GLOBAL MARKETS-Shares, bonds rally as investors bank on ceaseless stimulus
* Markets wager on policy stimulus as economic news disappoints
* German GDP -0.2 pct, France reports 2nd quarter of zero growth
* Bond prices rally globally, German yields turn negative
* Sterling slugged as BoE changes tack on rates
By Wayne Cole
SYDNEY, Aug 14 (Reuters) - Asian shares pushed higher on Thursday after a flood of soft economic data led investors to wager on a ceaseless fountain of stimulus from major central banks, sending bond yields tumbling across the globe.
An economic contraction in Japan, a shock fall in Chinese loans, a surprisingly dovish turn by the Bank of England and a sluggish reading on U.S. retail sales all combined to make any tightening in policy seem a very distant prospect.
Indeed, investors suspect further action will be needed from the European Central Bank after data showed the German economy shrank by 0.2 percent last quarter, while France failed to grow at all for a second straight quarter.
Yields on Germany's two-year debt actually went negative, meaning investors were paying for the privilege of lending Berlin money.
Barclays forex strategist Aroop Chatterje said risk-correlated assets had responded positively to the weak data in the U.S., China, the euro area and Japan, but noted:
"Euro area inflation remains subdued, which could put pressure on the ECB.
"China's growth recovery remains fragile. More forceful policy easing such as interest rate cuts is likely needed for the government to achieve its growth target."
The Bank of Korea on Thursday cut its rates by a quarter point to 2.25 percent, the lowest since early November 2010.
The shift came after new Finance Minister Choi Kyung-hwan last month launched a series of stimulus measures to prop up faltering growth.
The thought of endless largesse helped take the sting out of the disappointing economic news and underpinned equities.
Tokyo's Topix rose 0.66 percent, encouraged in part by hopes for future demand from state pension funds. MSCI's broadest index of Asia-Pacific shares outside Japan was up 0.24 percent.
The Australian market added 0.6 percent, led by a 2.2 percent gain for local telecoms giant Telstra after its earnings beat forecasts and it announced a share buyback.
In Europe, financial spreadbetters expected a steady start from the FTSE 100, DAX and CAC 40.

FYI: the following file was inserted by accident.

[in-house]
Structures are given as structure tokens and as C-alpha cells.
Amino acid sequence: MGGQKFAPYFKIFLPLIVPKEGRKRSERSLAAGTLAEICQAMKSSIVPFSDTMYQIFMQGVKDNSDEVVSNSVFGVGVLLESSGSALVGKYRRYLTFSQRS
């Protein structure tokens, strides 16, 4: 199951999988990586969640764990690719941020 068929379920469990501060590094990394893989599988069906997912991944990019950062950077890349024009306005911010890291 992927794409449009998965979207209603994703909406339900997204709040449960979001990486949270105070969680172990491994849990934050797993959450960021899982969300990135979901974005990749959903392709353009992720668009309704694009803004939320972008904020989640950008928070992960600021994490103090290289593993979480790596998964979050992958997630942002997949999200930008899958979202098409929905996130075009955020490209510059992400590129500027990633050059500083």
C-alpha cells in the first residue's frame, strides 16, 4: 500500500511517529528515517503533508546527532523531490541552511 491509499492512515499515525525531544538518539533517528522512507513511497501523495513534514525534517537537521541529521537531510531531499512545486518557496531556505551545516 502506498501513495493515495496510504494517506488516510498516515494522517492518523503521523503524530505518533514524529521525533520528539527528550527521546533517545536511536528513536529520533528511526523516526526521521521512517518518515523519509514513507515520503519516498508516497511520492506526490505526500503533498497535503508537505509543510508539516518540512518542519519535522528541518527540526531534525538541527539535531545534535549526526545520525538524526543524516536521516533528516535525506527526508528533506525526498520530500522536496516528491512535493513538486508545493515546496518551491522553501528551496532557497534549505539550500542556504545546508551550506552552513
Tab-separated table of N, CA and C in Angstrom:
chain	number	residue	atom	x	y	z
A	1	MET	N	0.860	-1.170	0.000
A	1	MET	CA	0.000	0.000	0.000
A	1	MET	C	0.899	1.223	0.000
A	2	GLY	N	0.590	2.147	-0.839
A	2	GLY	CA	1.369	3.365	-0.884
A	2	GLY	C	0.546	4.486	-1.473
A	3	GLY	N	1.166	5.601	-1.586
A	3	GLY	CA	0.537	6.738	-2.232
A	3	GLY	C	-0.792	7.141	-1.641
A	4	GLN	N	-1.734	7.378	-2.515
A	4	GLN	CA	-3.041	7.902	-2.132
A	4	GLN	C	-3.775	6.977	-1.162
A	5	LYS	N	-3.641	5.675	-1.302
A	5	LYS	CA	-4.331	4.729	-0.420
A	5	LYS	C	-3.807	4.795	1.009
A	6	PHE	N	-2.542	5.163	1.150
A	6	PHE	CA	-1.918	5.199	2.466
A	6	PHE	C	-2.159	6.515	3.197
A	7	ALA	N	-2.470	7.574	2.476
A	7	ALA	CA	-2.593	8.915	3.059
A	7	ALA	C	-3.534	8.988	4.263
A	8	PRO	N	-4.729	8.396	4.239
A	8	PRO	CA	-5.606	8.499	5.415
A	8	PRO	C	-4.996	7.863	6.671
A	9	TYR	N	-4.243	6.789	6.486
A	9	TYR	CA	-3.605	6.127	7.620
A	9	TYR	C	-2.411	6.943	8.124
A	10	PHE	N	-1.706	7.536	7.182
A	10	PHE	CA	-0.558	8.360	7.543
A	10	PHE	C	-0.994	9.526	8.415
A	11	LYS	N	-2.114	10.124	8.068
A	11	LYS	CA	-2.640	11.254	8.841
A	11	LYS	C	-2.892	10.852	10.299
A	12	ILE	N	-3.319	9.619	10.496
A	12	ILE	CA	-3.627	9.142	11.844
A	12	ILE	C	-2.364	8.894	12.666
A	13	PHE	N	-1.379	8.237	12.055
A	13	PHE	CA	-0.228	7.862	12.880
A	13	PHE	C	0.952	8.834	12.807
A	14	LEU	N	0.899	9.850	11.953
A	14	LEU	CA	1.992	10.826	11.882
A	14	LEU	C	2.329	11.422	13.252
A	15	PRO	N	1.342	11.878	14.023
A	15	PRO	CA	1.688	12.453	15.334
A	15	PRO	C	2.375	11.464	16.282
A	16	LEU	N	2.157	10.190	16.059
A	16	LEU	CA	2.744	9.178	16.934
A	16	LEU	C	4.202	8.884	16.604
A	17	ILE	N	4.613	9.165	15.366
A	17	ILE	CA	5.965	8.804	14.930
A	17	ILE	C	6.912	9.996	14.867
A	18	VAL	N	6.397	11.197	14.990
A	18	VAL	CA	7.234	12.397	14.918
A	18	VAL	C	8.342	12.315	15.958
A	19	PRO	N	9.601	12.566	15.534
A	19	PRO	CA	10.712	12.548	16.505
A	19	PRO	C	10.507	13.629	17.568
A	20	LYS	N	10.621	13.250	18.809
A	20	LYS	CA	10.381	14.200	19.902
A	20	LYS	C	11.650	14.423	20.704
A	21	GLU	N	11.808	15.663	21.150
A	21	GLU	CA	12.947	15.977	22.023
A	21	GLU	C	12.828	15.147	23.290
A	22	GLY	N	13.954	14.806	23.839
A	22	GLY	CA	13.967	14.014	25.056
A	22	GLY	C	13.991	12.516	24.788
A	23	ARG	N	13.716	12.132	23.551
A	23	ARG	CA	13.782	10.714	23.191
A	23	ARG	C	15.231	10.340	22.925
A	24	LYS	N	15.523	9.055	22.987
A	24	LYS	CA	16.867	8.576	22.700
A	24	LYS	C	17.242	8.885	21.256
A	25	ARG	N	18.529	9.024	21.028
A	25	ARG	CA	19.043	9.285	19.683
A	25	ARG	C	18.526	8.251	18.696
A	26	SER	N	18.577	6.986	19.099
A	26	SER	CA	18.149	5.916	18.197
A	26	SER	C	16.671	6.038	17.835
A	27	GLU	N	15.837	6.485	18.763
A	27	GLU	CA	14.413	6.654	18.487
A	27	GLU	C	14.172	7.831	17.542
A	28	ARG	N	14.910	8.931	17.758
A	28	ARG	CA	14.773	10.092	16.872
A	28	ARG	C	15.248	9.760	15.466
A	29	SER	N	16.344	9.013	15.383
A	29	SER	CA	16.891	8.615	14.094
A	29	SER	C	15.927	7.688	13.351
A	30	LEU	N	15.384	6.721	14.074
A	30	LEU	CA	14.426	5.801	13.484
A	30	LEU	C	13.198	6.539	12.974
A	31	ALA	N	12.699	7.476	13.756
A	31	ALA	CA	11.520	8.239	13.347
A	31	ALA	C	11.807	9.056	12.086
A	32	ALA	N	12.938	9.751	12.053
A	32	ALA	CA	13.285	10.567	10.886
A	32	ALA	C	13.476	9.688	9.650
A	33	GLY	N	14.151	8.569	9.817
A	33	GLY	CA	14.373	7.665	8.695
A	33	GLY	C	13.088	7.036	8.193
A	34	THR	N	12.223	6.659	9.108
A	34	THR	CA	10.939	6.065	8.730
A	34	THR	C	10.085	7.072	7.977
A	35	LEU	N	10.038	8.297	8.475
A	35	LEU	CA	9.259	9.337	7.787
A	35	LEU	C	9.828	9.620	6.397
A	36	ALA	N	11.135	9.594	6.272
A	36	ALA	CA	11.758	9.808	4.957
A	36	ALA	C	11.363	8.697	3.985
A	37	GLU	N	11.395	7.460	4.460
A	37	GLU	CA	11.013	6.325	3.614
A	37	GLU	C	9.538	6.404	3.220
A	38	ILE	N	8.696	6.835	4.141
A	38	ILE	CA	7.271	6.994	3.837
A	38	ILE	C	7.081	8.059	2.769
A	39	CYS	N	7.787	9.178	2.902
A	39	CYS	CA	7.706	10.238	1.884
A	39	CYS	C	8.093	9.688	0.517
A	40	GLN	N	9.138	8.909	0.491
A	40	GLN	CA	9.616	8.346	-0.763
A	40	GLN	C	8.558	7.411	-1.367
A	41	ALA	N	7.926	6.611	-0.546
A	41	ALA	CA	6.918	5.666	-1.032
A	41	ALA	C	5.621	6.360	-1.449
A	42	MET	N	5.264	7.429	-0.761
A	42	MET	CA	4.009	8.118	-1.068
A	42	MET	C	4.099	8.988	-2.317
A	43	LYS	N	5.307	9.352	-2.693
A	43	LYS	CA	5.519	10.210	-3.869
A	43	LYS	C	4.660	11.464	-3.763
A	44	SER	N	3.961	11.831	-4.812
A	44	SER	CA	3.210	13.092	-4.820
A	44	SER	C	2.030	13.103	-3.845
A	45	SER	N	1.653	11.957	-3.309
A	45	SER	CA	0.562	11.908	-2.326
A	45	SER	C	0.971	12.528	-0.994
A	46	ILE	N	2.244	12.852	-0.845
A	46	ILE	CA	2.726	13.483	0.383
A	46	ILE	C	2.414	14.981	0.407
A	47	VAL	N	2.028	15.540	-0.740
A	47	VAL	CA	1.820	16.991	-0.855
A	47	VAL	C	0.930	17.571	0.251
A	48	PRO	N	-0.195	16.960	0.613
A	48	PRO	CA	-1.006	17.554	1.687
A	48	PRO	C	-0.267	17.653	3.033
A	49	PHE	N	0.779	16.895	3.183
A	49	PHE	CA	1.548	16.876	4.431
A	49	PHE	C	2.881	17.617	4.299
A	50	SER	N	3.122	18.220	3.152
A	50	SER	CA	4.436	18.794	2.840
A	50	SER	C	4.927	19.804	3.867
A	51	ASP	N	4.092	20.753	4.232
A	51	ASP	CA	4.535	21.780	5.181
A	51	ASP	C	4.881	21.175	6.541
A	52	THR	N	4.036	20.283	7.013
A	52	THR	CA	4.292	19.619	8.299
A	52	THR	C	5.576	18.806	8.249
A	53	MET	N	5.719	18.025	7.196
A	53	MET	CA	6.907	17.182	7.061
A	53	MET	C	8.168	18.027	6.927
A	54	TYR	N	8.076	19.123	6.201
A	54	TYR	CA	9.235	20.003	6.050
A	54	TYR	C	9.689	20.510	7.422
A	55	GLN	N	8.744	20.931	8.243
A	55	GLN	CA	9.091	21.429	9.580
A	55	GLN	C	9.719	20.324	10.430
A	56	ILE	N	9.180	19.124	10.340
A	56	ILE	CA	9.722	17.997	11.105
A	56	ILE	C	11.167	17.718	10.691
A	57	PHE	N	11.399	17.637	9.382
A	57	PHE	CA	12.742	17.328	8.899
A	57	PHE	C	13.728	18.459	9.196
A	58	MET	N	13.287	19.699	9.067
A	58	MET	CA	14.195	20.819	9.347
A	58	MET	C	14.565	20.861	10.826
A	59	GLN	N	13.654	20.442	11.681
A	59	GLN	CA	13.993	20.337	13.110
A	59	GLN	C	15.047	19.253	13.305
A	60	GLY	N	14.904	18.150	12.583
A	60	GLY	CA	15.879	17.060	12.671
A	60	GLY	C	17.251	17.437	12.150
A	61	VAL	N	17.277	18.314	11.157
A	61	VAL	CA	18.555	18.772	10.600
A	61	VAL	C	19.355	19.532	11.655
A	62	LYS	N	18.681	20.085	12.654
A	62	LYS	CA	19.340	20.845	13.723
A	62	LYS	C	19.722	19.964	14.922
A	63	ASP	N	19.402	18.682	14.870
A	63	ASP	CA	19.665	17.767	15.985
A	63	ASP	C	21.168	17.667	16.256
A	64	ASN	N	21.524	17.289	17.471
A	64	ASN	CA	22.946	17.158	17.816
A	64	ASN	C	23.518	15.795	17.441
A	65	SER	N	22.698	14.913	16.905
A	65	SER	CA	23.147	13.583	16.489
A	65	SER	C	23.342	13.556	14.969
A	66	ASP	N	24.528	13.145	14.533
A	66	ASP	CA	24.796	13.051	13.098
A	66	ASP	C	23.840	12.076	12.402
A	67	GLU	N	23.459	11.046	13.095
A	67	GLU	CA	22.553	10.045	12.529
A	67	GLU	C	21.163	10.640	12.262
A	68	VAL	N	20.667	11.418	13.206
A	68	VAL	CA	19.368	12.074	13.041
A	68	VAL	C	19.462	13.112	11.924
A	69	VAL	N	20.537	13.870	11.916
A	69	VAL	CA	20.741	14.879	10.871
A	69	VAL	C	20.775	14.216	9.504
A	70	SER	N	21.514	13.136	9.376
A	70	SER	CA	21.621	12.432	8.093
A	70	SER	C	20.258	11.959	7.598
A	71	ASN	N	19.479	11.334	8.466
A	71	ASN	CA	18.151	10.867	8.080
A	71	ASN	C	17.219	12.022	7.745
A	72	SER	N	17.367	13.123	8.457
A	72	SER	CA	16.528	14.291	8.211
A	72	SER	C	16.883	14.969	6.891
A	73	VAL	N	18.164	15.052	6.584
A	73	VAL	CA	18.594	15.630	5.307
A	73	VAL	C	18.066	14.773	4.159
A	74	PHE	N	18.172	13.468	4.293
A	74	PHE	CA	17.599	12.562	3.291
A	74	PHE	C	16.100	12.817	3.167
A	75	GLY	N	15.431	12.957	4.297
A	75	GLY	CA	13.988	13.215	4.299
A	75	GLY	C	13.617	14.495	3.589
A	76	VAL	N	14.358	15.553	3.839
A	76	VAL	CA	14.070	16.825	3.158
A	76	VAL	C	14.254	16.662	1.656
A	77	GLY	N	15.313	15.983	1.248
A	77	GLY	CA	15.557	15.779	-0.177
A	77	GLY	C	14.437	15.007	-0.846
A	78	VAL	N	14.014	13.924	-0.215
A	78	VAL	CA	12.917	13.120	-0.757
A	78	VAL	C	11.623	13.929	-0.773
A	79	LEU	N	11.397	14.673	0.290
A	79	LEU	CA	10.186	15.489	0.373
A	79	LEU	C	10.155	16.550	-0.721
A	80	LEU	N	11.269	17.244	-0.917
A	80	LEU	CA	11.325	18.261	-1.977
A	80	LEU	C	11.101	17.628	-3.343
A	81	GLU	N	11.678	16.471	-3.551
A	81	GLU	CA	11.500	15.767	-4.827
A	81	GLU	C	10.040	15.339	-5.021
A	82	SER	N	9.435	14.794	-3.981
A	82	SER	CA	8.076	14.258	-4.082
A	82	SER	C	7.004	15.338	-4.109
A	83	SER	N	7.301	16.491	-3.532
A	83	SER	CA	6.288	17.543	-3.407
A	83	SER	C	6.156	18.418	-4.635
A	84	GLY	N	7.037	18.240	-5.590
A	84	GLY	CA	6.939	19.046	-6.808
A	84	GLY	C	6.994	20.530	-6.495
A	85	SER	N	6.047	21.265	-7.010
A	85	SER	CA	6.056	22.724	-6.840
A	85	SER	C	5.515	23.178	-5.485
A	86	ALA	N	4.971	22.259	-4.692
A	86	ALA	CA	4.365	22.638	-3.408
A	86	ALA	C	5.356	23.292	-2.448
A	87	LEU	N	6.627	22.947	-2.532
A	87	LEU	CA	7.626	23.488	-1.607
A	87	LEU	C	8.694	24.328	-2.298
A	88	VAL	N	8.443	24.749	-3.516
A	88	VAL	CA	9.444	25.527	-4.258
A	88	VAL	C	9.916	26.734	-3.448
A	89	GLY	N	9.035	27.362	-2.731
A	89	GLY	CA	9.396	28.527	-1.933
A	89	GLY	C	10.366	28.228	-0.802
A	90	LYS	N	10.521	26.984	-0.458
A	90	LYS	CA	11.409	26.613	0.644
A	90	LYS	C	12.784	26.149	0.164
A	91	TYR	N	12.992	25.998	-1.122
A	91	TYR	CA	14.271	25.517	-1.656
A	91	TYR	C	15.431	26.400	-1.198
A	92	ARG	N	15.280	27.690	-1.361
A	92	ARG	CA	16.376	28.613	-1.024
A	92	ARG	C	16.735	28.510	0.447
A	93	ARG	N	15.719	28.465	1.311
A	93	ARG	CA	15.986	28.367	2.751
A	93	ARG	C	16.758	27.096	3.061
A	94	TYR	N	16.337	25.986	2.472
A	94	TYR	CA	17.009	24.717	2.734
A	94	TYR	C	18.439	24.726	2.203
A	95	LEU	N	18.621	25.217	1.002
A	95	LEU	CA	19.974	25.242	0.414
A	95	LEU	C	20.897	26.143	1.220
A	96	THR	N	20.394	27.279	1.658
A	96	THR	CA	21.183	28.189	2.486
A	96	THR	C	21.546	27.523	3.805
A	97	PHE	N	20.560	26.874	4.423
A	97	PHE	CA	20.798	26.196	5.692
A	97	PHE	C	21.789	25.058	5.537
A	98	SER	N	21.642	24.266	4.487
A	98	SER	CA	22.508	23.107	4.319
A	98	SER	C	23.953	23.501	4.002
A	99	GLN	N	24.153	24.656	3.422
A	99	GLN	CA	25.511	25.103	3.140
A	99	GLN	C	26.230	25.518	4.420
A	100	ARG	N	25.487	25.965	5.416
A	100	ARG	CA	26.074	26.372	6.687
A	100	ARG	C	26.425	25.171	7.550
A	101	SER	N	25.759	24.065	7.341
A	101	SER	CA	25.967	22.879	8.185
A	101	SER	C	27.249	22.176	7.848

On Wall Street the Dow had ended Wednesday 0.55 percent firmer, while the S&P 500 added 0.67 percent and the Nasdaq 1.02 percent.
Brazil was one of the few markets to lose ground as news that presidential candidate Eduardo Campos was killed in a plane crash knocked the Bovespa index down 1.5 percent.
NO HIKES HERE
Bond investors were also enticed by the outlook for easy money as subdued U.S. retail sales led markets to again push back the day when the Federal Reserve might first raise rates.
Fed fund futures for June next year <0#FF:> closed at their highest in over two months at 99.75, implying a rate of just 0.25 percent.
Two-year U.S. Treasury yields dived to their lowest close in nine weeks at 0.4159 percent, rallying from a top of 0.59 percent in just 10 sessions.
Across the Atlantic, the Bank of England caused a major surprise by slashing its forecast for wage growth and saying higher rates hinged largely on an improved outlook for pay.
On Thursday, a member of the BoE's policy committee, David Miles, said the bank would not be pushed into raising interest rates sharply because the outlook for inflation was subdued.
With traders abandoning bets for a near-term hike, yields on two-year gilts plunged 10 basis points to 0.719 percent, the biggest daily fall since late June 2013.
The pound dropped to its lowest in four months around $1.6680. It also plumbed a near seven-week low at 80.20 pence per euro and slid to 170.79 yen.
The setback for sterling helped the dollar index firm to 81.656. The euro continued to defy gravity at $1.3351, even as France's Finance Minister Michel Sapin urged the ECB to do more to combat deflationary risks and make the currency more competitive.
In commodity markets, worries about Chinese demand kept copper down at $6,886 a tonne, after touching a seven-week trough under $6,874.
Spot gold, in contrast, found support from the outlook for loose monetary policy and edged up to $1,313.54 an ounce.
Prices for Brent crude oil were off 53 cents at $103.75, after hitting a 13-month low of $102.37 a barrel. U.S. crude was down 24 cents at $97.35. (Editing by Shri Navaratnam and Eric Meijer)